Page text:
The clearstory and possibly the west end of the nave may be part of a 12th-century church. About 1190 to 1200 the nave arcades were perhaps inserted in the earlier walls, and the central tower was either built or rebuilt at the same time. The chancel and transepts with the upper part of the tower are of 13th-century date, and at this time the plan included a larger and smaller chapel east of the north transept. In the 14th century a western aisle was added to the north transept, and in the 15th century the inner chapel of the north transept (fn. 219) and the north aisle of the nave were rebuilt. The upper part of the tower with the south transept and the south aisle were destroyed in 1645 during the siege of Faringdon House. The church was restored in 1853, when the south transept with its western aisle and the south nave aisle were rebuilt. The outer north transeptal chapel and a baptistery on the north of the nave are also modern.
The chancel has three tall lancet windows of equal height in the east wall, and below them is a modern wall arcade with two lockers behind the altar. In the north wall are two 13th-century lancets similar to those on the east, and below them are two squareheaded lockers of differing size. Further west are two four-centred arches of the 15th century opening into the north chapel; the pier is octagonal and the responds semi-octagonal with moulded capitals and bases. The western arch is filled with a modern stone screen. There are six widely-splayed lancet windows on the south side similar to those on the north. Below the easternmost is a 13th-century trefoil-headed piscina with two drains, and under the second window is an elaborate triple sedile. The outer jambs and marble shafts are modern, but the three canopies are of the 13th century; the arches are cinquefoiled and enriched with small dog-tooth, and the hood has running foliage; an outer hood forms a gable over each, enriched with crockets in the form of fleurs de lis. Flanking the sedilia are gabled and embattled pinnacles with heavy finials. Below the third window is a round-headed priest's doorway of c. 1200. The westernmost window forms a 'low side,' now blocked. The roof is of the trussed rafter type, and perhaps of the 14th century. The line of the earlier roof of steeper pitch is visible on the east face of the tower. The north chapel has a five-light square-headed window of the 15th century in the east wall, and below it is a modern doorway. On the north and south are brackets with a squareheaded niche above that on the south. In the north wall is a 15th-century window of four lights under a square head, and further west is a modern door to the north chapel or vestry.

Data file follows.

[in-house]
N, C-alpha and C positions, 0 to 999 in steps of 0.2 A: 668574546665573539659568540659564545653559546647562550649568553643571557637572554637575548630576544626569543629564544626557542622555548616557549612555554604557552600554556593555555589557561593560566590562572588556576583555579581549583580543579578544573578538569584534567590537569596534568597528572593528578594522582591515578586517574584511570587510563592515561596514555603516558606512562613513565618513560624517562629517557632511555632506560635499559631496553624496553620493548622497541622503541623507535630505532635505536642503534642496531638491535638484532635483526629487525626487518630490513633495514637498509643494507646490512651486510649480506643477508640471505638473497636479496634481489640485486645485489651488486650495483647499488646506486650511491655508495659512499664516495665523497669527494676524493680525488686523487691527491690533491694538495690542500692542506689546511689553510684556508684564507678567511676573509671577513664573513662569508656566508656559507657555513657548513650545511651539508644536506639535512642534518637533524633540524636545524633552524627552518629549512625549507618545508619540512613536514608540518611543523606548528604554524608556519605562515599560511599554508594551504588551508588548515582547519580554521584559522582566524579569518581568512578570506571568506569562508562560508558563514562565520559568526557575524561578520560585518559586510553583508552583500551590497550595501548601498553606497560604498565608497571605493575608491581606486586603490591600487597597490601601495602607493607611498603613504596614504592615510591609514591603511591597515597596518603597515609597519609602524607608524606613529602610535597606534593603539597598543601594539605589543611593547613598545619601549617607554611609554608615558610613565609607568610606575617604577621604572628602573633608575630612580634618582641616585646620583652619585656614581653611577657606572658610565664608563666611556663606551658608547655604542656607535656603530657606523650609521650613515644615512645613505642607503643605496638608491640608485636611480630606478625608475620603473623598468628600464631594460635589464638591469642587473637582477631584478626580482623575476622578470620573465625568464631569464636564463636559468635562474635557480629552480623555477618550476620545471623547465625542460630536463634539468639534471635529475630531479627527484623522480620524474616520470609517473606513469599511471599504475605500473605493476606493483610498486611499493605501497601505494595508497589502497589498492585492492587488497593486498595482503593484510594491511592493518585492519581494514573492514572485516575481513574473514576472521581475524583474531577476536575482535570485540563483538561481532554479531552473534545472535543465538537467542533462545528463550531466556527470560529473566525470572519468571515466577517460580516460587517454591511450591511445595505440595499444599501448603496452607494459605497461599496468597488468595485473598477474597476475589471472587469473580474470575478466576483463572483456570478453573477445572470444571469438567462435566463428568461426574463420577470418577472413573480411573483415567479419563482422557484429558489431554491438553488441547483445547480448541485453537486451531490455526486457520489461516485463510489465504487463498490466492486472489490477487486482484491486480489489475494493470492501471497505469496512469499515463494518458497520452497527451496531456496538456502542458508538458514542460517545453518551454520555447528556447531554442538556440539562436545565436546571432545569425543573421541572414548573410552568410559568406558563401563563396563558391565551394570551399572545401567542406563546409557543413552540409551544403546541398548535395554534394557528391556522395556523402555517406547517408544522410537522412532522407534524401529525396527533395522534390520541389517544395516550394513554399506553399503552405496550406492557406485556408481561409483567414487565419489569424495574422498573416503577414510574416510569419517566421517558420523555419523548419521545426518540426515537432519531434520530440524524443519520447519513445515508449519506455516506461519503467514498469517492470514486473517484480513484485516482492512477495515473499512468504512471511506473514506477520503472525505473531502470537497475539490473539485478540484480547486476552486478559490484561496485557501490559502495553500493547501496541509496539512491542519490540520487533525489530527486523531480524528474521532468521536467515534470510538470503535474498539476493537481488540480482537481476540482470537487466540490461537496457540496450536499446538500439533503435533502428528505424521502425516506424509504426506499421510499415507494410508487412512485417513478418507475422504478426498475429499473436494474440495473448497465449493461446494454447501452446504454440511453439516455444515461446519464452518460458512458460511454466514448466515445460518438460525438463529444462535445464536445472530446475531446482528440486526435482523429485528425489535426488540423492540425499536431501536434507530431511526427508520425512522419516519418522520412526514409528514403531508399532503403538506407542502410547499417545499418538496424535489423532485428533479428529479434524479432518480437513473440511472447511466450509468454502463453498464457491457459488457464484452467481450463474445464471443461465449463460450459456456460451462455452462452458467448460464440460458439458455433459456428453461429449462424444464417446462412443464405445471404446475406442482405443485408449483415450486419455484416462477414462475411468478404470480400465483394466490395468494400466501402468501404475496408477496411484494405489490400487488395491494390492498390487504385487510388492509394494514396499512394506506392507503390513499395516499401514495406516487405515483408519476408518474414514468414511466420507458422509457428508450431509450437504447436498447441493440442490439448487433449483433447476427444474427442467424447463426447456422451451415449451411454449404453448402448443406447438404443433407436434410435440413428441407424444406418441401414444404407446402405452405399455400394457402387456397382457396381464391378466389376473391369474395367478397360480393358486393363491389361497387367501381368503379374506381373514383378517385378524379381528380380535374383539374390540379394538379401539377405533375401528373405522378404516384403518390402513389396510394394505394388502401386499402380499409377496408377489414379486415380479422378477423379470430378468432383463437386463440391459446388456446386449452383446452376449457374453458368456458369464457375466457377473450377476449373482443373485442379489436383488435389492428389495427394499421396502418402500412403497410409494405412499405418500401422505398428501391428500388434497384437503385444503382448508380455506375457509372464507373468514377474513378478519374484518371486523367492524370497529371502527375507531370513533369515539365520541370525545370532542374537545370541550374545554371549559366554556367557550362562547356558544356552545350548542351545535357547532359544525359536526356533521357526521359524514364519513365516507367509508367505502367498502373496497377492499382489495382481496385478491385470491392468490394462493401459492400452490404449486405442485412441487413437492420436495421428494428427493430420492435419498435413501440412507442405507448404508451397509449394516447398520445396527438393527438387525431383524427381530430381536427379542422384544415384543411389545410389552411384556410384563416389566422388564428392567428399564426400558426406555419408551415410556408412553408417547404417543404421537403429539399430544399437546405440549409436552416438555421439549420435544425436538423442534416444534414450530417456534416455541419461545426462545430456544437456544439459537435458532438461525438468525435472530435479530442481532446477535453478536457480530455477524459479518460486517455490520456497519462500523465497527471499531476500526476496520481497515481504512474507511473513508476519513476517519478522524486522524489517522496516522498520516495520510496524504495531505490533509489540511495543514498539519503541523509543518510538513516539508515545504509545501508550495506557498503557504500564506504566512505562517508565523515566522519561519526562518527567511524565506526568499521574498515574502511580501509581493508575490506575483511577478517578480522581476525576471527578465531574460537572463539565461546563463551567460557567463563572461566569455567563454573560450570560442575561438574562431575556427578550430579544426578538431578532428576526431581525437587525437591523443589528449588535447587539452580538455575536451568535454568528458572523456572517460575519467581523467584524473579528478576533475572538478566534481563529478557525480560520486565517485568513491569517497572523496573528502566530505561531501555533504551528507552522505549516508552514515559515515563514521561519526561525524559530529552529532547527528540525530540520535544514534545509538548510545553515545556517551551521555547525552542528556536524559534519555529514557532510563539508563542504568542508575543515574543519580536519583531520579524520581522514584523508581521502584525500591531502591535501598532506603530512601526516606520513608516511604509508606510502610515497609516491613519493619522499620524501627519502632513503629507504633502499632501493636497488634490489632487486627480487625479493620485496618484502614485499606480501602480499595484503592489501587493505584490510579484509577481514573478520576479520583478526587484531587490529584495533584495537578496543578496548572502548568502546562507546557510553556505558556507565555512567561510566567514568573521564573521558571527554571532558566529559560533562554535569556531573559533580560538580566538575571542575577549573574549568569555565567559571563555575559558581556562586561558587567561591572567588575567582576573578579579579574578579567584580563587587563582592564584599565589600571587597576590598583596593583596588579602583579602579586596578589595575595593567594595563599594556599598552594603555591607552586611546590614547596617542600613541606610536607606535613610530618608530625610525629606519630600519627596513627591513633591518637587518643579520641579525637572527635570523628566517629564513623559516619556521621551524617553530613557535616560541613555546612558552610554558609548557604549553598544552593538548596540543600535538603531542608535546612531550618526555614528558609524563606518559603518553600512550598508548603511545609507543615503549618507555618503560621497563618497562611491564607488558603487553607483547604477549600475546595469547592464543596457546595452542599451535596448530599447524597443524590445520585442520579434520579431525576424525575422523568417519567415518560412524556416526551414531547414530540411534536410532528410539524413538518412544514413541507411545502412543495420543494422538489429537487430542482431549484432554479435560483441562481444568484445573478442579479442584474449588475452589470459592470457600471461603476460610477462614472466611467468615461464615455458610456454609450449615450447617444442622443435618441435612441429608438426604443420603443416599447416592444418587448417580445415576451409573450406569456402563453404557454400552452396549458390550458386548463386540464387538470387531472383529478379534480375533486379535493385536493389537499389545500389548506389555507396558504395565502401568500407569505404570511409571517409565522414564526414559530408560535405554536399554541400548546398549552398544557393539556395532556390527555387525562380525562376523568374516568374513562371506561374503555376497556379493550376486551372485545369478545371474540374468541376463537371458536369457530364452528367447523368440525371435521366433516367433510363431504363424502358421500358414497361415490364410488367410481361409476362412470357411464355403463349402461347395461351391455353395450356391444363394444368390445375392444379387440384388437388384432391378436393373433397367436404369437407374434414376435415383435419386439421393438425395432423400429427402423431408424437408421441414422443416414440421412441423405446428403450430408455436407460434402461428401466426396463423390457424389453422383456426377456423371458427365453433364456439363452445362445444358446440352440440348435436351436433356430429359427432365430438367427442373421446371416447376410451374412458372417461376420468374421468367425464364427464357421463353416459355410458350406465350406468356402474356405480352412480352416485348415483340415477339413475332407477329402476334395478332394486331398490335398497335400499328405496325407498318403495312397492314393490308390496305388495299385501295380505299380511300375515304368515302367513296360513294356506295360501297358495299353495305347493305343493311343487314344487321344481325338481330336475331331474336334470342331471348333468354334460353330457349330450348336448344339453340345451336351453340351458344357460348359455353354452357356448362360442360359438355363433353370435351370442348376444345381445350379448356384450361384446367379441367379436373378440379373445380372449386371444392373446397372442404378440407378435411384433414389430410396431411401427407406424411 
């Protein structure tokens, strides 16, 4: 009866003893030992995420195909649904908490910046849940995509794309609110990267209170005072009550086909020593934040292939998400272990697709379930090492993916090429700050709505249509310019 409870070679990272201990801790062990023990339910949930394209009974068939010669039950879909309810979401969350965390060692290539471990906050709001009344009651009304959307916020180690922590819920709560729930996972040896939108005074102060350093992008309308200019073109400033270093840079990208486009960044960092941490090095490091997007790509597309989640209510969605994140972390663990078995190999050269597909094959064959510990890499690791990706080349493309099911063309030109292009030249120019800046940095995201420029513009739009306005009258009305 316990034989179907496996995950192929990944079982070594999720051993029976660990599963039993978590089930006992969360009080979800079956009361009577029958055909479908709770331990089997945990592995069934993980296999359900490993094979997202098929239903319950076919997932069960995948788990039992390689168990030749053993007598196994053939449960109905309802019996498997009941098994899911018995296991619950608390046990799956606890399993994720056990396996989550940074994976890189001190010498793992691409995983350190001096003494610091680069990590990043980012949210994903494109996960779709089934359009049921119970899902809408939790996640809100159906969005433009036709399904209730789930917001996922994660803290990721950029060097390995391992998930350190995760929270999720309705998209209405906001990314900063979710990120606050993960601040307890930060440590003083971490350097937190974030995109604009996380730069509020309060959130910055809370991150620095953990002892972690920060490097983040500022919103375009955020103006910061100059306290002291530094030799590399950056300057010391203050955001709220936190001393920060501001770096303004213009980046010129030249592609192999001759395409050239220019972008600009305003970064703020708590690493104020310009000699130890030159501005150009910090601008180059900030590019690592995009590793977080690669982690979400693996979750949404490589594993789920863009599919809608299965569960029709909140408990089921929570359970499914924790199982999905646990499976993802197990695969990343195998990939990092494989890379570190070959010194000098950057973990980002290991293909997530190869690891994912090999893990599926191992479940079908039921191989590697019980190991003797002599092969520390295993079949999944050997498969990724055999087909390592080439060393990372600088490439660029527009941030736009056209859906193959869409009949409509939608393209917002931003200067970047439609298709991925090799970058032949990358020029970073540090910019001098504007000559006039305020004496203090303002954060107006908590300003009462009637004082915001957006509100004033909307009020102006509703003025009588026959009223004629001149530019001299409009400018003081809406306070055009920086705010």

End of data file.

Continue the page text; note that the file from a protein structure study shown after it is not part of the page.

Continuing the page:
Plan Of Farington Church


  • 185L. and P. Hen. VIII, i, 5127.
  • 186Itin. (ed. L. Toulmin-Smith), v, 73.
  • 187. P.C.C 11 Hogen; The Unton Invent. (Berks. Ashmolean Soc.), p.xxvi; L. and P. Hen. VIII, xiv (2), 236 (p. 73).
  • 188. a P.C.C. 30 Populwell.
  • 189The Unton Invent. (Berks. Ashmolean Soc.), pp. xxxv–xxxviii.
  • 190. Ibid. pp. xxxiv–xlv; Shaw, Kts. of Engl. i, 153.
  • 191The Union Invent. (Berks. Ashmolean Soc.), p. xxxix–xl.
  • 192. Ibid. p. xlix.
  • 193. Ibid. p. xlviii.
  • 194. Ibid. pp. xlviii–lix.
  • 195. Chan. Inq. p.m. (Ser. 2), cclii, 100.
  • 196Cal. S. P. Dom. 1580–1625, p. 378; The Unton Invent. (Berks. Ashmolean Soc.), p. lxix.
  • 197The Unton Invent. (Berks. Ashmolean Soc.), pp. lxix–lxx.
  • 198. Ibid. pp. lxx–lxxi; Feet of F. Div. Co. Mich. 3 Chas. I.
  • 199Cal. S. P. Dom. 1639–40, p. 588.
  • 200The Unton Invent. (Berks. Ashmolean Soc.), p. lxxi.
  • 201. Ibid.
  • 202. G.E.C. Baronetage, iii, 267–8.
  • 203. Ibid.
  • 204. P.C.C. 161 Foot.
  • 205. G.E.C. Baronetage, ii, 48.
  • 206. Ibid. 49.
  • 207. Musgrave, Obit. (Harl. Soc.), i, 62.
  • 208. G.E.C. loc. cit.
  • 209. Ibid.
  • 210. Lysons, Mag. Brit. i (2), 278.
  • 211. In 1596 mention is made of the 'manor, capital messuage and farm of Wyke' (Chan. Inq. p.m. [Ser. 2], ccliii, 100).
  • 212Pope Nich. Tax. (Rec. Com.), 191.
  • 213. Chart. R. 33 Edw. IV, m. 3.
  • 214. Memo. R. (Exch. L.T.R.), Mich. 5 Hen. V, m. 26; cf. Mins. Accts. Hen. VIII, no. 3341; Add. R. 26814; Dugdale, Mon. v, 683.
  • 215. Mins. Accts. Hen. VIII, no. 3341; The Unton Invent. (Berks. Ashmolean Soc.), p. lxxvii.
  • 216L. and P. Hen. VIII, xv, g. 436 (76).
  • 217. Pat. 27 Eliz. pt. viii; Feet of F. Berks. Trin. 27 Eliz.; Trin. 31 Eliz.
  • 218. cf. Lysons, Mag. Brit. i (2), 277.
  • 219. This may have been for the chantry of Holy Trinity founded by Sir Robert Shottesbrook in 1474 (see under advowson).